Despite the weaker than expected US jobs report, the dollar remains firm and EM is ending the week on a soft note. The main culprit was higher US rates, with the 2-year yield moving up to 0.85% and is the highest since early June. Concerns about Brexit impact and as well the health of European banks remain ongoing and could weigh on risk sentiment this coming week. Lastly, oil may come under more pressure after Russia said it sees no deal with OPEC at next week’s World Energy Congress meeting in Turkey.
China returns from a week-long holiday, and markets may be a bit nervous after it reported lower than expected foreign reserves for September. Taken in conjunction with the softer yuan, capital outflows from China may be picking up. Elsewhere, the central banks of Korea, Peru, and Singapore hold policy meetings, though no changes are expected.
China reports September money and new loan data sometime during the week, but no date has been set. It reports September trade Thursday. Exports are expected at -3.3% y/y and imports at +0.7% y/y. It then reports September CPI and PPI Friday, with the former seen rising 1.6% y/y and the latter falling -0.3% y/y. The PBOC has been on hold since October 2015, when it cut its policy rates by 25 bp. If the slowdown remains modest, we do not think PBOC will ease further for fear of encouraging debt-fueled growth. We think the easing cycle is over.
Stressed loans in India’s banking sector crossed $138 billion in June, central bank data reviewed by Reuters shows, an increase of nearly 15 percent in just six months that suggests a state clean-up effort will take longer and cost more than expected.
Fixing the mountain of bad debt weighing down India’s banks is vital for Prime Minister Narendra Modi’s government to revive weak credit and investment growth and put a faltering recovery in Asia’s third largest economy on a firmer footing.
India’s central bank has set a March deadline for banks to fully reveal problem loans on their books. When lenders disclose bad loans, they need to take writedowns that hit their bottom line and eat into equity.
The latest data obtained by Reuters through a right-to-information request showed stressed loans rose to 9.22 trillion rupees ($138.5 billion) as at end-June, from 8.06 trillion rupees ($121 billion) in December.
The end-December $121 billion figure has been cited by the government and bankers as the peak of stressed assets in the banking sector.
Stressed assets include both non-performing loans (NPLs) – defined as those that have not been serviced for 90 or more days – and restructured or rolled over loans, where banks have eased interest rates or the repayment period.
China’s yuan fell to its lowest level in six years early Monday, breaching a key psychological threshold, before erasing the losses on the first day of trading after a week-long holiday.
Traders said the weakening of the yuan reflected strength in the dollar last week, and they did not see any signs of intervention by state banks to support the yuan after it fell.
In mid-July, when the yuan last breached the 6.7 mark, state banks intervened heavily.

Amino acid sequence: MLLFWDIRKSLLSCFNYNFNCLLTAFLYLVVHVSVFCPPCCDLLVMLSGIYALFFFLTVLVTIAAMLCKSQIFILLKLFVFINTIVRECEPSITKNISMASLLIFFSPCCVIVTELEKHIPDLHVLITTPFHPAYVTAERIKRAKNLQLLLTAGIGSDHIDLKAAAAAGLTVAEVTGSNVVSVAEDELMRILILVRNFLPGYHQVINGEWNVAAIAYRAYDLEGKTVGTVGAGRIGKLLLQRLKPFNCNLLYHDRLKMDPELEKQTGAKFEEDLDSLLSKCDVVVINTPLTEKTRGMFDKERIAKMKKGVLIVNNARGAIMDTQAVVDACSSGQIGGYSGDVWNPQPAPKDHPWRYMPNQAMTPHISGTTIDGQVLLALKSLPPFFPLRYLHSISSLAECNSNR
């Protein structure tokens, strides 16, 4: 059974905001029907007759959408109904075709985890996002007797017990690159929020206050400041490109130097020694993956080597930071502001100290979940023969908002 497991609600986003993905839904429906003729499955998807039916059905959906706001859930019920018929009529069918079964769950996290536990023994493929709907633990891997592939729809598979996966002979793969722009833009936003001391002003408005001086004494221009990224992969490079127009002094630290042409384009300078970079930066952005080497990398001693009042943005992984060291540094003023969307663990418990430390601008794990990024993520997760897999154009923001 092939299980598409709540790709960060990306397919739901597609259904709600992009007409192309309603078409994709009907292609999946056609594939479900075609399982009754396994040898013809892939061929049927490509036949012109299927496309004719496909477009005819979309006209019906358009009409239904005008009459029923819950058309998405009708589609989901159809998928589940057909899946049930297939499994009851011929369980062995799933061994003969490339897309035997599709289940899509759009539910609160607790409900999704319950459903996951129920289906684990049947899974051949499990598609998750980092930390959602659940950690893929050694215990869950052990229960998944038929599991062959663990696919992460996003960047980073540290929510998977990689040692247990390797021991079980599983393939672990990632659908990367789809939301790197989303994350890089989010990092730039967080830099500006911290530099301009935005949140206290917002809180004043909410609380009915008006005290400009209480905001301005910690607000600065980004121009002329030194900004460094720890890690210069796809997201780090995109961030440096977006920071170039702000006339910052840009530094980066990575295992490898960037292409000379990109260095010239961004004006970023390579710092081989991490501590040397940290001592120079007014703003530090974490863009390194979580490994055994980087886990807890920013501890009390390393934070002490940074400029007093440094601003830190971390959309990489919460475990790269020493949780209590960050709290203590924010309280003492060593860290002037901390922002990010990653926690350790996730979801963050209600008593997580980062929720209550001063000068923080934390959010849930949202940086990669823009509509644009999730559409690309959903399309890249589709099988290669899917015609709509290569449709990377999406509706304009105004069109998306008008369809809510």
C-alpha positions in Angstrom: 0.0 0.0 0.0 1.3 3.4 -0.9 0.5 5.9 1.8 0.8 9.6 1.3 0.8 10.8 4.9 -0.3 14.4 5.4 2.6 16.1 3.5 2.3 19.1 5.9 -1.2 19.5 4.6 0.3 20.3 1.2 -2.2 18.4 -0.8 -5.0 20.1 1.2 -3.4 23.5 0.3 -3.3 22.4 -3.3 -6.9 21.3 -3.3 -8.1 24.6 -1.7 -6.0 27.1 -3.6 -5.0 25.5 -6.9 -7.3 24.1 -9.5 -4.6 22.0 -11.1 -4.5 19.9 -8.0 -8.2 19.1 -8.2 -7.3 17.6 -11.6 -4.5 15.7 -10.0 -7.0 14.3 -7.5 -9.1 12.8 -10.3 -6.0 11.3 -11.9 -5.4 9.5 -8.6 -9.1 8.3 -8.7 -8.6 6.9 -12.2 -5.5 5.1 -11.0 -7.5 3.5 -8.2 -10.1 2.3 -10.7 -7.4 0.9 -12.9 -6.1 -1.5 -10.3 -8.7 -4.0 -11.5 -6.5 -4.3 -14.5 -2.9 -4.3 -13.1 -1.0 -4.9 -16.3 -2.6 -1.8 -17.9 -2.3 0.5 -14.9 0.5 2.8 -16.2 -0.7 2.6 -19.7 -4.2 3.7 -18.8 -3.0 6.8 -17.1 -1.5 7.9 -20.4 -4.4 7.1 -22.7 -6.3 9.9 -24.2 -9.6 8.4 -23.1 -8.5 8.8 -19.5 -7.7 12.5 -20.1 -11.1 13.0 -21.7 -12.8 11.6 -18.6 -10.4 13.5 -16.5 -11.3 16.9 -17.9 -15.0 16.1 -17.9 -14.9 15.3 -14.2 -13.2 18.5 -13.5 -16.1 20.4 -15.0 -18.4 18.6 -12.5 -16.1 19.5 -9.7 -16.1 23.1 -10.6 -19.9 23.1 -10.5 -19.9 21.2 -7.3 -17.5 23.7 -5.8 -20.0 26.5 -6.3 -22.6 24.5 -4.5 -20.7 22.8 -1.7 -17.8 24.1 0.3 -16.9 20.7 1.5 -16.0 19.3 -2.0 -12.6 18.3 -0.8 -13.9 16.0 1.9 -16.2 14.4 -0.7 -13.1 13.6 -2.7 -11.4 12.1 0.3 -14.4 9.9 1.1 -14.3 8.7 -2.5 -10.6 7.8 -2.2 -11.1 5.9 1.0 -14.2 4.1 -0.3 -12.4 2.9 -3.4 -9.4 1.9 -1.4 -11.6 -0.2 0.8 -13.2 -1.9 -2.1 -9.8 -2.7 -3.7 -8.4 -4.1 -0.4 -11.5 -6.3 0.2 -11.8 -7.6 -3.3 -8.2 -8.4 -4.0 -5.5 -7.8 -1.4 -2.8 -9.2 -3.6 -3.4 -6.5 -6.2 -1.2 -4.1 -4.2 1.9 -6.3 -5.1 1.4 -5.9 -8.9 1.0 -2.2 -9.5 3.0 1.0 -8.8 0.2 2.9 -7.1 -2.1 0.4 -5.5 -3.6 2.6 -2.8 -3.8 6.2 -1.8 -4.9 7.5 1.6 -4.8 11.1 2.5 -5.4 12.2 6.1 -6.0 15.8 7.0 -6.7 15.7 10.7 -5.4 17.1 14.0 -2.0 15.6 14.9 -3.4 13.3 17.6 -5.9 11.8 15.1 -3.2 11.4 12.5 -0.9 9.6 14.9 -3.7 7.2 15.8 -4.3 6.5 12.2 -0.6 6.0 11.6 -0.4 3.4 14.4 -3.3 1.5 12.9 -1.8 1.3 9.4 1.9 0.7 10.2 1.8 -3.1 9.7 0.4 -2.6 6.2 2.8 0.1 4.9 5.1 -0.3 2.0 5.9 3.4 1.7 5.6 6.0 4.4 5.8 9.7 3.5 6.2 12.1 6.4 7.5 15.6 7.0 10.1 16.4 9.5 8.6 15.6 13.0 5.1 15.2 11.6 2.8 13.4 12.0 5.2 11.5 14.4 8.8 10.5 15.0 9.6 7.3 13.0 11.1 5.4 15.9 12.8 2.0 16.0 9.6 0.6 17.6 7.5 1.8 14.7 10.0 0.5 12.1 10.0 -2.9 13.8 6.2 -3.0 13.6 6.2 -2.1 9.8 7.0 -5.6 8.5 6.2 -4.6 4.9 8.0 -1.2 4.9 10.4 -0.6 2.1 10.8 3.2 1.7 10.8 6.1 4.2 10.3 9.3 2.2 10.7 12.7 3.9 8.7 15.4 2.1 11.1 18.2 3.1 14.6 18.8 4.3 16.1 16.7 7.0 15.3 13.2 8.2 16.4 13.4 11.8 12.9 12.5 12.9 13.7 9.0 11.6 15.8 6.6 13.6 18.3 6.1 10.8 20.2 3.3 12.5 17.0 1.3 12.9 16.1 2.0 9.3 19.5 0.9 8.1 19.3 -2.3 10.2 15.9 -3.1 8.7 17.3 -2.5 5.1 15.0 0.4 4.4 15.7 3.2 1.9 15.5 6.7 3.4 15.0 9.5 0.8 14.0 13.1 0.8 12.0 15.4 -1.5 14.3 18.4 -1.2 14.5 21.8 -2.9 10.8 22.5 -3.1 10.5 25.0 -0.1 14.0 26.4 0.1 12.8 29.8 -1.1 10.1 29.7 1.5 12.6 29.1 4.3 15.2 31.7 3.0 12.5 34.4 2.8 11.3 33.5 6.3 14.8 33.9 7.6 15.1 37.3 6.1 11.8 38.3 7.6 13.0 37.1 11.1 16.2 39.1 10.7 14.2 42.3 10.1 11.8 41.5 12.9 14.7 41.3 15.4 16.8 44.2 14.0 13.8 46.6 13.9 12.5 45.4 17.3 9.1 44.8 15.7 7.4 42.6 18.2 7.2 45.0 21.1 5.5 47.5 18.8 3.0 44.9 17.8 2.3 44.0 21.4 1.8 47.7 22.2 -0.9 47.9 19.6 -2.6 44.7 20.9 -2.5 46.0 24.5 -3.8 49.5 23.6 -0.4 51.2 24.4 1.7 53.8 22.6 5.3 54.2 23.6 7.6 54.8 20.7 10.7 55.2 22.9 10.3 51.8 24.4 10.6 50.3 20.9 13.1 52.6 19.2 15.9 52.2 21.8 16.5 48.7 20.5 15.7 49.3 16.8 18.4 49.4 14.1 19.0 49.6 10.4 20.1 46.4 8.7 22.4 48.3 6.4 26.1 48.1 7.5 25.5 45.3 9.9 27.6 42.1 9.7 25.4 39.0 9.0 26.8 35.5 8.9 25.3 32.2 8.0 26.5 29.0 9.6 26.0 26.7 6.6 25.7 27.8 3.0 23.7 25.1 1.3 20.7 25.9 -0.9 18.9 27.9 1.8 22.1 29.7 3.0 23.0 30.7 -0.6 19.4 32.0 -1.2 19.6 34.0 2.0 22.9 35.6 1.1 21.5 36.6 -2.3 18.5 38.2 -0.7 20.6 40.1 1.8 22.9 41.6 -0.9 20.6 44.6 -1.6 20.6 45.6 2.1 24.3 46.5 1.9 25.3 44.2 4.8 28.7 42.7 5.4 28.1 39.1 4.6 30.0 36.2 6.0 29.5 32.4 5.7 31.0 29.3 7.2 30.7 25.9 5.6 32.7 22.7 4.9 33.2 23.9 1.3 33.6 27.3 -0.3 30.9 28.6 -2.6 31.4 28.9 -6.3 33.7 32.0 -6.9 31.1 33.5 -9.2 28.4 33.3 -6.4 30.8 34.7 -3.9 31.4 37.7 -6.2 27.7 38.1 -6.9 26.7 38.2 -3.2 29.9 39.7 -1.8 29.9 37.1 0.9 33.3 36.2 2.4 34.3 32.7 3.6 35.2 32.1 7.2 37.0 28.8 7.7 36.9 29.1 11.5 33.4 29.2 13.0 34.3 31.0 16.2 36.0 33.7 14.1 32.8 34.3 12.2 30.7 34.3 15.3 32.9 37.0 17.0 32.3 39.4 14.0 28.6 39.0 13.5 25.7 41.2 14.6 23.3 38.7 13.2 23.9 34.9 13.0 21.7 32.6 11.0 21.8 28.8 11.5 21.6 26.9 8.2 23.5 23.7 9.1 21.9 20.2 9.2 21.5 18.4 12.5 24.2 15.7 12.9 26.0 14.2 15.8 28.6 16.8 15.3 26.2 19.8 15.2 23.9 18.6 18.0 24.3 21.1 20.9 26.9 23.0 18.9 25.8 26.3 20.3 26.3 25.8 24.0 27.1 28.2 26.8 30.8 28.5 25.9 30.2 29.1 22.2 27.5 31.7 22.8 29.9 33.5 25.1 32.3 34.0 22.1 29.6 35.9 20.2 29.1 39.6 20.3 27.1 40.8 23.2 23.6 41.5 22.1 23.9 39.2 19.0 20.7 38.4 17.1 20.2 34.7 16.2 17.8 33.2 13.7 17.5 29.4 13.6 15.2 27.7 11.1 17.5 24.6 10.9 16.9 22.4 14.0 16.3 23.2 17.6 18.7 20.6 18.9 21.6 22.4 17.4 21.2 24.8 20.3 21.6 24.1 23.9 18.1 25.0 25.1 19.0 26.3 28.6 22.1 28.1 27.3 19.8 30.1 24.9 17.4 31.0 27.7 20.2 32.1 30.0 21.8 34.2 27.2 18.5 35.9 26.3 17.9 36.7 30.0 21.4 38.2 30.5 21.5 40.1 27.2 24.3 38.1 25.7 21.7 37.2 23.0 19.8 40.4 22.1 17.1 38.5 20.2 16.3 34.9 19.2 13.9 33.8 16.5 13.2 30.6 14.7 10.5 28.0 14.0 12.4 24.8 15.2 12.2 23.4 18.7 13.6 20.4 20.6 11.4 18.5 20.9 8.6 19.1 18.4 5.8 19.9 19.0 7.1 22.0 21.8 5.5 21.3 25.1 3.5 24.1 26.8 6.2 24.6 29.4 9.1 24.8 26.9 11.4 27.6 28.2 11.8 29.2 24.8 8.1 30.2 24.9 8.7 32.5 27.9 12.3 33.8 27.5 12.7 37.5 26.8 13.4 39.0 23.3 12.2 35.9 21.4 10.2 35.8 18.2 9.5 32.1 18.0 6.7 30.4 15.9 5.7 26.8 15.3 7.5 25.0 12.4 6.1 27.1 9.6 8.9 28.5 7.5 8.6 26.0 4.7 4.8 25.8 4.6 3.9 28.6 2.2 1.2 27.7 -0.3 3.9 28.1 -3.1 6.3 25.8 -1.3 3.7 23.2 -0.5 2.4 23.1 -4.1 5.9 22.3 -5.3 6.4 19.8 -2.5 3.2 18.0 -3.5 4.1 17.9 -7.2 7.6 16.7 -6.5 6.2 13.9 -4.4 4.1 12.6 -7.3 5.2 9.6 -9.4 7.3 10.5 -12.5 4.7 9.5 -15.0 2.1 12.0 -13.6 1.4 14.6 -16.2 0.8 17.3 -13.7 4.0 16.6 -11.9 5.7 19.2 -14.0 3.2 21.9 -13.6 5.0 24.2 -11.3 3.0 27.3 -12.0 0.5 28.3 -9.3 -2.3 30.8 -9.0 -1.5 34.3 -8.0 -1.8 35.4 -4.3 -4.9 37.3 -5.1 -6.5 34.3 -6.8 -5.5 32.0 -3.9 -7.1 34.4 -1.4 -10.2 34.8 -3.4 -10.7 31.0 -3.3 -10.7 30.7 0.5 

Some China watchers have wondered if any signs of yuan weakness following the holiday would signal that Beijing was putting the currency back on a slow depreciation path after holding it steady through September.
The currency fell after the People’s Bank of China set the midpoint at 6.7008 yuan per dollar, its weakest fix since September 2010 and about 0.3 percent weaker than the setting on Sept. 30, before a one-week National Day holiday.
We have a new governor of the Reserve Bank of India, we have a Monetary Policy Committee (MPC), and we have their first statement on monetary policy. It is tempting to read the tea leaves!
The MPC’s statement, with unanimous support, is significant not only for the cut in the policy repo rate but also for the analysis of the economic situation. The statement has come at the end of the first half of the fiscal year and, therefore, it is helpful to understand the state of the economy at the mid-point of the fiscal year which is also the mid-point of the term of the central government.
On the global economy, the outlook is gloomy. Growth has slowed more than anticipated, trade has contracted more sharply, there is rising protectionism, and “an uneasy calm prevails on uncertainty about the stance of monetary policy of systemic central banks”.
State of the economy
On the domestic economy,
- “the outlook for agricultural activity has brightened;
- “the industrial sector has suffered a manufacturing-driven contraction;
- “inflation excluding food and fuel has been sticky around 5%, mainly in respect to education, medical and personal care services;
- “in the manufacturing sector, the persistence of considerable slack…;
- “in the external sector, merchandise exports contracted in the first two months of Q2;
- “subdued domestic demand was reflected in a faster contraction in imports;
- “the decline in remittances and the flattening of software earnings warrants monitoring;
- “while the pace of foreign direct investment slowed compared to a year ago, portfolio flows were stronger.”